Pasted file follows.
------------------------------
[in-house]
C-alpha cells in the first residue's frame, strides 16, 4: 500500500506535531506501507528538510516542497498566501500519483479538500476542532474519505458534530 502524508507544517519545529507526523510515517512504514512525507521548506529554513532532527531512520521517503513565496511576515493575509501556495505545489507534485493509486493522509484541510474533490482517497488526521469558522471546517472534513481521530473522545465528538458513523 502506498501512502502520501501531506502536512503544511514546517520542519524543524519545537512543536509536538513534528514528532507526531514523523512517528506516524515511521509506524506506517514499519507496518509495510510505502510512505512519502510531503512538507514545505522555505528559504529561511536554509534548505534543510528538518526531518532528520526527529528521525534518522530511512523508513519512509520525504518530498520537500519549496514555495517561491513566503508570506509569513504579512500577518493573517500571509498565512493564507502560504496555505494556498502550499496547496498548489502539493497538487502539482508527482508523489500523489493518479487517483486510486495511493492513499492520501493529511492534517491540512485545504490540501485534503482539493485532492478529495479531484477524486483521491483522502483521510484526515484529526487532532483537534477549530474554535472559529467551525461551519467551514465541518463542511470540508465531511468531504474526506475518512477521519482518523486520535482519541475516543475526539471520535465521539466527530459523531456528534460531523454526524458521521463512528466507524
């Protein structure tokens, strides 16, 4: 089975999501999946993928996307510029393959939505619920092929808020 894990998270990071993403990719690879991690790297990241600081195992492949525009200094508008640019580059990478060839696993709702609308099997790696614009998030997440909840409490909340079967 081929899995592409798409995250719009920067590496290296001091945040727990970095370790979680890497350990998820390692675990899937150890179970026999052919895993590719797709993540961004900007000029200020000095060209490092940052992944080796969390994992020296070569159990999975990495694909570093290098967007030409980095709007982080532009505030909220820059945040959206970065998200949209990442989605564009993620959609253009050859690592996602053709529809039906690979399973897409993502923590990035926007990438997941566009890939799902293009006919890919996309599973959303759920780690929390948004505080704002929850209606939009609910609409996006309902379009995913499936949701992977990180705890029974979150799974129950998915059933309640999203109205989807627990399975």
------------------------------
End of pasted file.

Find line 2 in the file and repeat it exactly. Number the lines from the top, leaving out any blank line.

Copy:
C-alpha cells in the first residue's frame, strides 16, 4: 500500500506535531506501507528538510516542497498566501500519483479538500476542532474519505458534530 502524508507544517519545529507526523510515517512504514512525507521548506529554513532532527531512520521517503513565496511576515493575509501556495505545489507534485493509486493522509484541510474533490482517497488526521469558522471546517472534513481521530473522545465528538458513523 502506498501512502502520501501531506502536512503544511514546517520542519524543524519545537512543536509536538513534528514528532507526531514523523512517528506516524515511521509506524506506517514499519507496518509495510510505502510512505512519502510531503512538507514545505522555505528559504529561511536554509534548505534543510528538518526531518532528520526527529528521525534518522530511512523508513519512509520525504518530498520537500519549496514555495517561491513566503508570506509569513504579512500577518493573517500571509498565512493564507502560504496555505494556498502550499496547496498548489502539493497538487502539482508527482508523489500523489493518479487517483486510486495511493492513499492520501493529511492534517491540512485545504490540501485534503482539493485532492478529495479531484477524486483521491483522502483521510484526515484529526487532532483537534477549530474554535472559529467551525461551519467551514465541518463542511470540508465531511468531504474526506475518512477521519482518523486520535482519541475516543475526539471520535465521539466527530459523531456528534460531523454526524458521521463512528466507524